September in the highlands, the deer grass going over. Mist, russet and rust.
I didn't have much of a plan, just a few pages of OS mapping I'd printed off some weeks before. So the plan evolved on the wing, and that meant deciding to paddle up the loch only once I'd arrived. I'd been up since 5am and the water was millpond clam, so it seemed sensible.
These places where natural architecture meets man made intervention are endlessly fascinating to me. I've taken to seeking out the dissonance. Being physically close to that mix of scale and intent is disorientating, even when the weather is this good. And doing that in a boat even more so. I stopped halfway across the loch to take photos, very aware I was in a single chamber vessel and the water underneath went a long, long way down.
I look up at the trees. So much time holding my breath recently I wonder if I've forgotten how to exhale. I breathe out, in the boat. The inflatable dinghy stays miraculously afloat. I look at the trees again. At shoreside, it's a desert, but up above me on the hillsides, regeneration blooms.
There are tree trunks in the water, skeleton bones. The loch edges are littered with their corpses. Later, I break a dead limb off for the fire, then feel so wrong I put it back, attempting to put it back into the socket, pathetic. I paddle past implacable cliff, boulder, tree and mud. The western end is bare, stripped of all cover.
There's a different rhythm on a loch, to a river. I practice my stroke, working on body rotation and not my arms to pull the craft through the water. I stop often to take photos, spin the boat and lean back, then explore inlets onshore. Later, there's a headwind, and more focus required.
There's an island on the map I hadn't noticed before. I'm still undecided of my final plans as I push north once more to visit. On the lee side, it's heavily carpeted with moss and heather, but on the other there are small clearings between scrubby birch.
Is Mullardoch island a fake island, only here because of the reservoir? The dam was built in 1951, and it submerged two lesser natural lochs and a number of dwellings. The hydro board promised to restore the right of way after construction, but unsurprisingly have yet to provide the residents of the glen with a submarine. The shores of my island, like the shores on all sides, are fragile, mobile, the soil washed away by the rising and falling of water.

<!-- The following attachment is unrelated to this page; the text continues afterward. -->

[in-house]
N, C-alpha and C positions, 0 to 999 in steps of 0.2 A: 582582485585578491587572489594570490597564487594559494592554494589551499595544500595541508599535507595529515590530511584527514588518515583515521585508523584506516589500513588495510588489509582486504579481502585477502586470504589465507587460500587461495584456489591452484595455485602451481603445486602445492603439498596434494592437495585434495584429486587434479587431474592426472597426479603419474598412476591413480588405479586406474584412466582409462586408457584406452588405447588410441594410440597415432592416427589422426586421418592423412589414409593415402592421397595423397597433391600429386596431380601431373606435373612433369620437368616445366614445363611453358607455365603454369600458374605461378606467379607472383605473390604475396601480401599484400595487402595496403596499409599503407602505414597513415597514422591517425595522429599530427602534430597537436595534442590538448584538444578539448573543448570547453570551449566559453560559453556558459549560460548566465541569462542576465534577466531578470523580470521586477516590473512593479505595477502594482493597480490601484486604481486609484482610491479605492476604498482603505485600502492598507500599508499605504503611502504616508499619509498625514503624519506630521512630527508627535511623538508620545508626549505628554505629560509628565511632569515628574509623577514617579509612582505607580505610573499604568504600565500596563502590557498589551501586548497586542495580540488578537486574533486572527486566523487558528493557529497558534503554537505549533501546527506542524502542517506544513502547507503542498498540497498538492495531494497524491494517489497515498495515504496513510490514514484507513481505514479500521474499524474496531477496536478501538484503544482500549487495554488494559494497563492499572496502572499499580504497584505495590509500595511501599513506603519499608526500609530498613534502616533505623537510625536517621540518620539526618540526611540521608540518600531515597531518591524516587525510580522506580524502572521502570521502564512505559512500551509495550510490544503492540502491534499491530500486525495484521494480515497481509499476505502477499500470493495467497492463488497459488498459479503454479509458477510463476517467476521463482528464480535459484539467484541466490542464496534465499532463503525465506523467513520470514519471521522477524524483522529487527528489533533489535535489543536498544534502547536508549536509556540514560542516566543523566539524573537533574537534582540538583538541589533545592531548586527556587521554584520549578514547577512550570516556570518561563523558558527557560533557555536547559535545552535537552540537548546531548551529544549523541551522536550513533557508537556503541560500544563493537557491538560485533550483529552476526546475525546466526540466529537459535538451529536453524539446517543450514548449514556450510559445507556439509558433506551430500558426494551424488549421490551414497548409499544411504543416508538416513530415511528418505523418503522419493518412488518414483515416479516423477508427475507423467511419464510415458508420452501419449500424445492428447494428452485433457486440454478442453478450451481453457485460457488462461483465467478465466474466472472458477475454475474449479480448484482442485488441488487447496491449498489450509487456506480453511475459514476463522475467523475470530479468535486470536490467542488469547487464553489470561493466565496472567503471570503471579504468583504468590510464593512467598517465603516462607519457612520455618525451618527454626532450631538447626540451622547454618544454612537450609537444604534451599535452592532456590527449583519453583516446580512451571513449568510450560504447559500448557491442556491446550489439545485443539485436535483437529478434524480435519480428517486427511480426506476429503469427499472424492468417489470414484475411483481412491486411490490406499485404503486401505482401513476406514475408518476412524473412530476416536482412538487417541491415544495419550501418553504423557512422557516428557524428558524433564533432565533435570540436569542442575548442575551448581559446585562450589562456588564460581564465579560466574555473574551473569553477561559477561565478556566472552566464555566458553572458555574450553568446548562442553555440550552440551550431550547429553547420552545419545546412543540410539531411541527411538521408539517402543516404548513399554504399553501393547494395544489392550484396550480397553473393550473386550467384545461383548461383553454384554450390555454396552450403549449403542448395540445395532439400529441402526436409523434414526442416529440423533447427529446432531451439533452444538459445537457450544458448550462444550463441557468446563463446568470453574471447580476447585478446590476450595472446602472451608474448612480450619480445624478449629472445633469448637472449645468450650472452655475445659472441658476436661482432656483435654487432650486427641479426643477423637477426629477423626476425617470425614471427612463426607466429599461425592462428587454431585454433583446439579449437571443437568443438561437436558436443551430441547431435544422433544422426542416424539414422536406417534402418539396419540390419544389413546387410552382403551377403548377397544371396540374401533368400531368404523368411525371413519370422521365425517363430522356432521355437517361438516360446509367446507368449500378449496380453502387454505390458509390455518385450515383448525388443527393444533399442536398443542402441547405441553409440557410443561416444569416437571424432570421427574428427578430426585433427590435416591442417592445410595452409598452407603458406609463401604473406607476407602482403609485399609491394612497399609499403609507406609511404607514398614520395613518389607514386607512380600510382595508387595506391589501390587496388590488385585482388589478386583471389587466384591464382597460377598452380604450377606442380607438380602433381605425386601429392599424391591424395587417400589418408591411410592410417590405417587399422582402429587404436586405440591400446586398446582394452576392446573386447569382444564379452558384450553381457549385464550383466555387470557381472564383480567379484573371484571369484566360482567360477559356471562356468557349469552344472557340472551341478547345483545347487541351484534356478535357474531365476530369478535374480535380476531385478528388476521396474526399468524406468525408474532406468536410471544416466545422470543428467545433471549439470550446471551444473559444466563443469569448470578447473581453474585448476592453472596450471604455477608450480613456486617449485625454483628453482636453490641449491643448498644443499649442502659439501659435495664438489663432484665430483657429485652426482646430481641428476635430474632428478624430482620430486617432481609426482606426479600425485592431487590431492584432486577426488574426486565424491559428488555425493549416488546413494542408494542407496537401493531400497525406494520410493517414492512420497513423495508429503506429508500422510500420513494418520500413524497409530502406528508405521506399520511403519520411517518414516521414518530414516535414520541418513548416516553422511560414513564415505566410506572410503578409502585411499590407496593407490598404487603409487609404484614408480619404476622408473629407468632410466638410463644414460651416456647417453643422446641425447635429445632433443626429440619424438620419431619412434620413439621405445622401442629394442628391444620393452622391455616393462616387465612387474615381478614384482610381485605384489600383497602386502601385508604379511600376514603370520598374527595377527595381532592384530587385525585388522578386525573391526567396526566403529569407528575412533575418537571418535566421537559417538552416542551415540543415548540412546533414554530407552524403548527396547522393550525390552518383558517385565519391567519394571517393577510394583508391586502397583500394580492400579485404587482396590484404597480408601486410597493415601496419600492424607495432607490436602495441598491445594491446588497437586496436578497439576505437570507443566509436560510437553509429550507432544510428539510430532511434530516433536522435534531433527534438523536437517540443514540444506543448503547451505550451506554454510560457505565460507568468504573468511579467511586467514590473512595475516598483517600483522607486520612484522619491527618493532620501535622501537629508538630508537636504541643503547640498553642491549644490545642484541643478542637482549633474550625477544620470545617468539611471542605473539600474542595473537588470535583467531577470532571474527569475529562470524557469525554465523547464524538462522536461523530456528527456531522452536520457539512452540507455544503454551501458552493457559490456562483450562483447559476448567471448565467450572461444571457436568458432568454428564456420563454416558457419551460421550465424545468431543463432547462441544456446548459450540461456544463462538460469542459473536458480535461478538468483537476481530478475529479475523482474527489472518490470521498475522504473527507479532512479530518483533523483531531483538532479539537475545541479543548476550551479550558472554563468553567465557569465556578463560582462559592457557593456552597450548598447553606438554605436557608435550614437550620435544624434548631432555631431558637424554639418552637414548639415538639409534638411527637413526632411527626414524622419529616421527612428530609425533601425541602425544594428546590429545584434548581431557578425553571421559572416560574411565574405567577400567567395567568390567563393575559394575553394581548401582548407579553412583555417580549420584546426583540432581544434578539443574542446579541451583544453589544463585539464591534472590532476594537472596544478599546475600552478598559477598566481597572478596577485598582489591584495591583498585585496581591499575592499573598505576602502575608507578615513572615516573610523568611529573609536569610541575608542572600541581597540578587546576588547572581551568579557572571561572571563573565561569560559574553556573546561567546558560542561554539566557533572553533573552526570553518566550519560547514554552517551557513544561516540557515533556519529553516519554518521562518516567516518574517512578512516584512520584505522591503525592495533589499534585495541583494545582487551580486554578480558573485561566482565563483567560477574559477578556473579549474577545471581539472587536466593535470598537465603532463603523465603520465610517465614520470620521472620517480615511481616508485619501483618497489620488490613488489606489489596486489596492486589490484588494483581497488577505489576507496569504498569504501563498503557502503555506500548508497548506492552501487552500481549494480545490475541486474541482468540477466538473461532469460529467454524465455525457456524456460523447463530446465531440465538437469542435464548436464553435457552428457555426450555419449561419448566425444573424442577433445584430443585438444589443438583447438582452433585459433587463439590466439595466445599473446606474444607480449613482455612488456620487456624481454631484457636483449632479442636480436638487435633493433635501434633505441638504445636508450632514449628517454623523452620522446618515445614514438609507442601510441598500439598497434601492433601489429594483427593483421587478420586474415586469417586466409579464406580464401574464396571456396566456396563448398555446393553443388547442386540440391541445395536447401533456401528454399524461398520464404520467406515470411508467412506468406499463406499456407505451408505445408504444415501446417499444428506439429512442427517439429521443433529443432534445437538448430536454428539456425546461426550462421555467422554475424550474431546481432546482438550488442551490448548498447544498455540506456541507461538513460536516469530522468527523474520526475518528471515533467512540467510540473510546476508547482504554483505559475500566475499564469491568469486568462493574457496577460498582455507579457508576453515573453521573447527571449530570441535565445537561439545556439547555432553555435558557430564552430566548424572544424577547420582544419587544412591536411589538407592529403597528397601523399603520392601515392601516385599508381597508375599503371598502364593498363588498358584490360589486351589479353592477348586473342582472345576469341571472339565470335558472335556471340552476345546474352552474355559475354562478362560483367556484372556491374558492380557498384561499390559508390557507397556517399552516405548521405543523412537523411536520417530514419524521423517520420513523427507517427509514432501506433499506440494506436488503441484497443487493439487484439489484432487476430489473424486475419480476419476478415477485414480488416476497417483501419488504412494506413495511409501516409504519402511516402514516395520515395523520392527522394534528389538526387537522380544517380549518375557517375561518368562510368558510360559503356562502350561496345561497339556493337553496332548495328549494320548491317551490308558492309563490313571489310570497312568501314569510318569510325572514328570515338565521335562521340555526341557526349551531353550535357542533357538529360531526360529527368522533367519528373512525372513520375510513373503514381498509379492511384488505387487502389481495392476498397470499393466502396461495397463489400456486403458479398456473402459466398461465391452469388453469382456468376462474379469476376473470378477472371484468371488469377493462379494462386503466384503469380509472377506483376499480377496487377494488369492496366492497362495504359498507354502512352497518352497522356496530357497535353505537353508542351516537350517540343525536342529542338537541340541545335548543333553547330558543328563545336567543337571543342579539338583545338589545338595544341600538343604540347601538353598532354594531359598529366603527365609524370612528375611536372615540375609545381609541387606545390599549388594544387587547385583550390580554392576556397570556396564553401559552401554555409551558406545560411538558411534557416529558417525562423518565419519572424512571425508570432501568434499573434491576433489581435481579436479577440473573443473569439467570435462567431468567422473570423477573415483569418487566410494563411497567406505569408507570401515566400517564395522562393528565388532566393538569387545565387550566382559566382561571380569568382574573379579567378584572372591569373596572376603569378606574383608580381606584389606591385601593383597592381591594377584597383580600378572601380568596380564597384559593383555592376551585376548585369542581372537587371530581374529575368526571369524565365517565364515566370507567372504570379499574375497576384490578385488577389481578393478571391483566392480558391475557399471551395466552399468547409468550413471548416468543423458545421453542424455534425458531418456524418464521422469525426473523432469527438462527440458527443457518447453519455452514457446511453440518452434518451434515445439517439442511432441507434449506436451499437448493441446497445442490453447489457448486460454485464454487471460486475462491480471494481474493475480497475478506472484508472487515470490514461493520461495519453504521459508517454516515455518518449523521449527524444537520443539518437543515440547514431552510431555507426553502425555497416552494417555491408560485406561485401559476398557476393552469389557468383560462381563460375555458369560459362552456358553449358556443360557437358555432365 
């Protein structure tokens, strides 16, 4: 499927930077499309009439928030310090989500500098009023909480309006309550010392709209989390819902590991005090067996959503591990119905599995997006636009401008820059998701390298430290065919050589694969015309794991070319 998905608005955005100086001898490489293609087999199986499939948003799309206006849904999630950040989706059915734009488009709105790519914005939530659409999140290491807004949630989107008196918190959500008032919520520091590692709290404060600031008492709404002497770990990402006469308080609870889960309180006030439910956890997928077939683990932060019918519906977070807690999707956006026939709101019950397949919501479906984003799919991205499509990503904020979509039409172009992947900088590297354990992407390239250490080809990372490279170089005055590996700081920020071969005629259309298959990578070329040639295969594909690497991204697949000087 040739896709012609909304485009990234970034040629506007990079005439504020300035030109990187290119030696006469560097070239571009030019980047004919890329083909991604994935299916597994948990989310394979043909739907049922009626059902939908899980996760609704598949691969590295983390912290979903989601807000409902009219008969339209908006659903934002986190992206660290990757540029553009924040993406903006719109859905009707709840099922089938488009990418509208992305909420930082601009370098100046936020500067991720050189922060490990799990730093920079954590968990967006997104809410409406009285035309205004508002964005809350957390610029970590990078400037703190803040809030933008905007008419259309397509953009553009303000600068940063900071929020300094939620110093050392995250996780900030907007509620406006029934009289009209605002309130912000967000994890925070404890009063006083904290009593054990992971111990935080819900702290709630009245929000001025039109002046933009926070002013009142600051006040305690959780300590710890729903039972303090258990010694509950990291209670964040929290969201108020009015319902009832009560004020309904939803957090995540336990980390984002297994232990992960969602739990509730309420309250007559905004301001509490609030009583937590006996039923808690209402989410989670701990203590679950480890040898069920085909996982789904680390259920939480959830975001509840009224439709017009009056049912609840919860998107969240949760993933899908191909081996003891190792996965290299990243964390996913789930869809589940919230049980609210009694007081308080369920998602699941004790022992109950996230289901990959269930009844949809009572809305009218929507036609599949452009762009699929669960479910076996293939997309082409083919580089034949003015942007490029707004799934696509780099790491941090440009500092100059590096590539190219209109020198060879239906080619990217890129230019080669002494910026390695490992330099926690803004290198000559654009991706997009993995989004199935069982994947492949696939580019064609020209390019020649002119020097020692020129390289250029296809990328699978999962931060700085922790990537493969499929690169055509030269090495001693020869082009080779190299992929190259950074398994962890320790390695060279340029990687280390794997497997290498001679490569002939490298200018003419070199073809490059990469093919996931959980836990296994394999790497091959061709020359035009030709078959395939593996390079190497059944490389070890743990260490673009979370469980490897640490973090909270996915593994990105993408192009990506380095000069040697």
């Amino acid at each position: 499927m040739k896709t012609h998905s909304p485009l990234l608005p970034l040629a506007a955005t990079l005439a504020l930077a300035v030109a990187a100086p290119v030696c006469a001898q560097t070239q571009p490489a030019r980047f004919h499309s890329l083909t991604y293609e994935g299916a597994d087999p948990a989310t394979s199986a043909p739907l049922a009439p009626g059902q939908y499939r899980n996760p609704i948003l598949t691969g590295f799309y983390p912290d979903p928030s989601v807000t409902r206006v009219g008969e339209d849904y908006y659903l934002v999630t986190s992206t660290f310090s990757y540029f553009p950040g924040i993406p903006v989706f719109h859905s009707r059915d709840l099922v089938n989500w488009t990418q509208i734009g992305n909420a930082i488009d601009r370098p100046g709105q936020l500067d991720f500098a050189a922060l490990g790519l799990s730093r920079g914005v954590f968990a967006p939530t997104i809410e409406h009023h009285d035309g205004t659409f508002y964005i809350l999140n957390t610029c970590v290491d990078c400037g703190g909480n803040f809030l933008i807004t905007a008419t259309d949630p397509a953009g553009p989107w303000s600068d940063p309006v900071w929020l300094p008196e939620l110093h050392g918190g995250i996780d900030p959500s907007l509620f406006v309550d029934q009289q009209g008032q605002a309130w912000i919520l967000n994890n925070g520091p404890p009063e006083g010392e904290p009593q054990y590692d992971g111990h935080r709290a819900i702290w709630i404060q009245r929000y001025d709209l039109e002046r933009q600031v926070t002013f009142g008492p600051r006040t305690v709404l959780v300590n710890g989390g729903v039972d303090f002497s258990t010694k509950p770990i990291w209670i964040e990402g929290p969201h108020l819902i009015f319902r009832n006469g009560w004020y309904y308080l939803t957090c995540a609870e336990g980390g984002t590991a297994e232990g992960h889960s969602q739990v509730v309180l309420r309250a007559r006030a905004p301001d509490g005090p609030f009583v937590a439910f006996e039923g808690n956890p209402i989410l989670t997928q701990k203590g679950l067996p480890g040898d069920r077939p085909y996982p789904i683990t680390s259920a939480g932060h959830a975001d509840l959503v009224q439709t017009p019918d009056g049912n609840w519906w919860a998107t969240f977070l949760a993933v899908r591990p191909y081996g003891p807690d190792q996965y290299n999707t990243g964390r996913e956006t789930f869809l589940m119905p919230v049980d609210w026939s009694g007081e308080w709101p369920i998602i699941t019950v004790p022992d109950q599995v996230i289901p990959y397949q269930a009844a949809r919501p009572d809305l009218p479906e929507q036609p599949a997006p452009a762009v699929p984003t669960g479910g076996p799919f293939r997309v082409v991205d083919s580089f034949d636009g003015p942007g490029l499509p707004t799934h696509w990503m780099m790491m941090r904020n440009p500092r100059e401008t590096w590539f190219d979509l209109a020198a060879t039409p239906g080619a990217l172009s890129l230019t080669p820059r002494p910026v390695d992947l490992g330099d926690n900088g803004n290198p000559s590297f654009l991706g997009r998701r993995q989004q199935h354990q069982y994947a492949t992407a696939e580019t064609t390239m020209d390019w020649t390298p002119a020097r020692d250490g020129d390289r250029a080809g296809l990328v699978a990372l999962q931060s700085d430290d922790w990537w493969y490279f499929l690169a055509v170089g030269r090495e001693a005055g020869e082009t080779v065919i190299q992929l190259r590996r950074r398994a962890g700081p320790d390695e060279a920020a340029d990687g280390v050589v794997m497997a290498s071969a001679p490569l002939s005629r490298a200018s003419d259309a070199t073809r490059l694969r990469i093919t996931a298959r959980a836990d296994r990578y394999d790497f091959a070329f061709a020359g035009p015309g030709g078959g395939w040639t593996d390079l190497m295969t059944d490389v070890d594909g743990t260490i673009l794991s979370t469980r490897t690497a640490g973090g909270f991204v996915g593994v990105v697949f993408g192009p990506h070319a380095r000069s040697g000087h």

It's a unique feeling to sleep alone on an island, and equally unique to set off from one in the morning. The place is riven with midges. I awake to their hum, lie there for 40 minutes before bracing myself for the inevitable quick strike, relocating to the rocks to relight the fire.
The mists hug the lake, I paddle into a horizonless abyss, features swimming in and out of the murk, a silent and surreal wet desert.
There are no words for this place.
More dead trees hug the shore, spiders with their heads removed. The price paid for all mod cons. Are we not gods? Frank Herbert had it right.
There is the ruin, once a croft or a stalkers cabin? I get out, collect water, make tea, and pack down the boat. I have rafted my pack. It's now time to pack my raft.
Reaching the top of An Socach takes nearly 2 hours. It's less a hill, more a spectacular coire circled by an enormous pie crust. I stop for lunch, snoozing a little whilst grasses sway in the sun.
The next day or so is spent on a fine ridge walk, with 2 my paddle poles whistling in the wind like milk bottles or the soundtrack to a Samurai movie. I zen out. Compared to trips in the last year the pace was relaxed, yet the risks of boating, especially solo and this far from a road, are much higher.
I camped at the bealach, the midges departing as the temperatures drop. Sitting doing nothing takes patience, and practice. I was out of the latter, but remembered the former, but it took me a while to slow down… then stop… to appreciate where I was. Silence. Just the burn carving a line down the hillside, the stags calling their readiness to mate in the middle distance. And a gentle breeze as night fell, somewhere between cool and cold. I brew tea, pick up my notepad, and the present moment edges by.
I awake to two more stags in the coire, I can hear their harem clattering about on the rocks above me. A raven misjudges it's landing and narrowly misses the shelter, a ptarmigan chatters a few metres away. Otherwise, stillness. The isness of rock and moss. I stare unthinkingly at the remains of insects glued to the shelter from yesterday's hasty lowland evacuation. You know it's bad when they form a sort of morbid patè on your tarp.
I cross another munro, a big one I think, over 1100metres, in the fog, but it's no trouble starting from a bealach, just a straight forward hillwalk with the need to take bearings. Lower down, I bounce along springy tundra dry as tinder, grey wagtails and wheatears flitting and darting amongst the glacial debris, the perfect basecamp for a future adventure - next time with another boat and the girls?
I make good time and then it's time to come off not long after lunch, passing by a drystone wall of all things, looking completely out of place in the highlands. I go the stupid, off trail, hard way of course, which means finding a way through steep crags. Follow the deer paths, they'll steer you right, and no other souls pass through here. This place is entirely theirs, I'm only passing through, an idiot carrying expensive toys sweating in the afternoon haze.
There's no doubt that traveling with a boat is fussy - blowing it up, letting it down, securing it to the bag or the bag to the boat - the pfd, the boatknife, the bloody straps and buckles! It's heavy and takes time, but the rewards are immense. How else could I sleep on an island one night, and a hilltop the next?